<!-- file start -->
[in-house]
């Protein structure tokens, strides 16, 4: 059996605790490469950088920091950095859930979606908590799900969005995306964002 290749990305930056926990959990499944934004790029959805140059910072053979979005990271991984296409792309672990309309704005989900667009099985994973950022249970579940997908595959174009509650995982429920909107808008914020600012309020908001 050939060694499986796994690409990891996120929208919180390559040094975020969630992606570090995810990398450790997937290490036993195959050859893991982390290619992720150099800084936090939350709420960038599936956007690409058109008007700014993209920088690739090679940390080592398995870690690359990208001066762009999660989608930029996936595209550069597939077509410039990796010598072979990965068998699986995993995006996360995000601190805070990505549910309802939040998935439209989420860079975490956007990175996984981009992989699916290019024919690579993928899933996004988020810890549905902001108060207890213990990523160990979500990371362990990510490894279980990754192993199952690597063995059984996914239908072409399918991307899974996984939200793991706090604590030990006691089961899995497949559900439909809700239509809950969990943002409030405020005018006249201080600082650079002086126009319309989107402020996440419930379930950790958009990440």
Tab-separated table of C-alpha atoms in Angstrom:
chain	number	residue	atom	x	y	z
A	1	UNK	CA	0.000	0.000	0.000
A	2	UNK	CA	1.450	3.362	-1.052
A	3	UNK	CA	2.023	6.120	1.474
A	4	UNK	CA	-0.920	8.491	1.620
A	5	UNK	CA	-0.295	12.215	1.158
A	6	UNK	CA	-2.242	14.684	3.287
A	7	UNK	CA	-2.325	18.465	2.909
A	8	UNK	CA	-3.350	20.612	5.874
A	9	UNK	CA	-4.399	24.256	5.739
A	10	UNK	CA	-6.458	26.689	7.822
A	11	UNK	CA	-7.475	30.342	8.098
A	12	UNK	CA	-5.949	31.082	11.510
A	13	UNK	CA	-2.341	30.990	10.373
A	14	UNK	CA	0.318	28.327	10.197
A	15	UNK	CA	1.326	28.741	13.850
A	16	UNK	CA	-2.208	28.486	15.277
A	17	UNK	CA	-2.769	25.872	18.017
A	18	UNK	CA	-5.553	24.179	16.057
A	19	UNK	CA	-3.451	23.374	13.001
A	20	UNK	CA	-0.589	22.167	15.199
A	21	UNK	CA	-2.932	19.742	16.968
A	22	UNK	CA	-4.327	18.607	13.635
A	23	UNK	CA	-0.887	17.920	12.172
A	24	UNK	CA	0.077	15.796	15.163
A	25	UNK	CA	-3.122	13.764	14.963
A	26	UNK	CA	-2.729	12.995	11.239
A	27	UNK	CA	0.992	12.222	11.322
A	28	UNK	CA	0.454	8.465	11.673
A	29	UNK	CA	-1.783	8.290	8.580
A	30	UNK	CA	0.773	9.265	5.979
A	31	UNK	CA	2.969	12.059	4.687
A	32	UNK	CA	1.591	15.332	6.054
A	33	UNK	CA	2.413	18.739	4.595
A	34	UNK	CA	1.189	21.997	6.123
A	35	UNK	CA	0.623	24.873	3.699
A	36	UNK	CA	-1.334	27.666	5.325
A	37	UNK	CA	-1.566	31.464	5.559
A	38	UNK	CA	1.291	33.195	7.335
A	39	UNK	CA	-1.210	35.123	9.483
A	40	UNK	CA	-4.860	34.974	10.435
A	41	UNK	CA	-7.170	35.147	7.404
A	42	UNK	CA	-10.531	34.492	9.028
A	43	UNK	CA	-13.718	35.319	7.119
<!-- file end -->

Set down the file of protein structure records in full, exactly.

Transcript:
[in-house]
């Protein structure tokens, strides 16, 4: 059996605790490469950088920091950095859930979606908590799900969005995306964002 290749990305930056926990959990499944934004790029959805140059910072053979979005990271991984296409792309672990309309704005989900667009099985994973950022249970579940997908595959174009509650995982429920909107808008914020600012309020908001 050939060694499986796994690409990891996120929208919180390559040094975020969630992606570090995810990398450790997937290490036993195959050859893991982390290619992720150099800084936090939350709420960038599936956007690409058109008007700014993209920088690739090679940390080592398995870690690359990208001066762009999660989608930029996936595209550069597939077509410039990796010598072979990965068998699986995993995006996360995000601190805070990505549910309802939040998935439209989420860079975490956007990175996984981009992989699916290019024919690579993928899933996004988020810890549905902001108060207890213990990523160990979500990371362990990510490894279980990754192993199952690597063995059984996914239908072409399918991307899974996984939200793991706090604590030990006691089961899995497949559900439909809700239509809950969990943002409030405020005018006249201080600082650079002086126009319309989107402020996440419930379930950790958009990440």
Tab-separated table of C-alpha atoms in Angstrom:
chain	number	residue	atom	x	y	z
A	1	UNK	CA	0.000	0.000	0.000
A	2	UNK	CA	1.450	3.362	-1.052
A	3	UNK	CA	2.023	6.120	1.474
A	4	UNK	CA	-0.920	8.491	1.620
A	5	UNK	CA	-0.295	12.215	1.158
A	6	UNK	CA	-2.242	14.684	3.287
A	7	UNK	CA	-2.325	18.465	2.909
A	8	UNK	CA	-3.350	20.612	5.874
A	9	UNK	CA	-4.399	24.256	5.739
A	10	UNK	CA	-6.458	26.689	7.822
A	11	UNK	CA	-7.475	30.342	8.098
A	12	UNK	CA	-5.949	31.082	11.510
A	13	UNK	CA	-2.341	30.990	10.373
A	14	UNK	CA	0.318	28.327	10.197
A	15	UNK	CA	1.326	28.741	13.850
A	16	UNK	CA	-2.208	28.486	15.277
A	17	UNK	CA	-2.769	25.872	18.017
A	18	UNK	CA	-5.553	24.179	16.057
A	19	UNK	CA	-3.451	23.374	13.001
A	20	UNK	CA	-0.589	22.167	15.199
A	21	UNK	CA	-2.932	19.742	16.968
A	22	UNK	CA	-4.327	18.607	13.635
A	23	UNK	CA	-0.887	17.920	12.172
A	24	UNK	CA	0.077	15.796	15.163
A	25	UNK	CA	-3.122	13.764	14.963
A	26	UNK	CA	-2.729	12.995	11.239
A	27	UNK	CA	0.992	12.222	11.322
A	28	UNK	CA	0.454	8.465	11.673
A	29	UNK	CA	-1.783	8.290	8.580
A	30	UNK	CA	0.773	9.265	5.979
A	31	UNK	CA	2.969	12.059	4.687
A	32	UNK	CA	1.591	15.332	6.054
A	33	UNK	CA	2.413	18.739	4.595
A	34	UNK	CA	1.189	21.997	6.123
A	35	UNK	CA	0.623	24.873	3.699
A	36	UNK	CA	-1.334	27.666	5.325
A	37	UNK	CA	-1.566	31.464	5.559
A	38	UNK	CA	1.291	33.195	7.335
A	39	UNK	CA	-1.210	35.123	9.483
A	40	UNK	CA	-4.860	34.974	10.435
A	41	UNK	CA	-7.170	35.147	7.404
A	42	UNK	CA	-10.531	34.492	9.028
A	43	UNK	CA	-13.718	35.319	7.119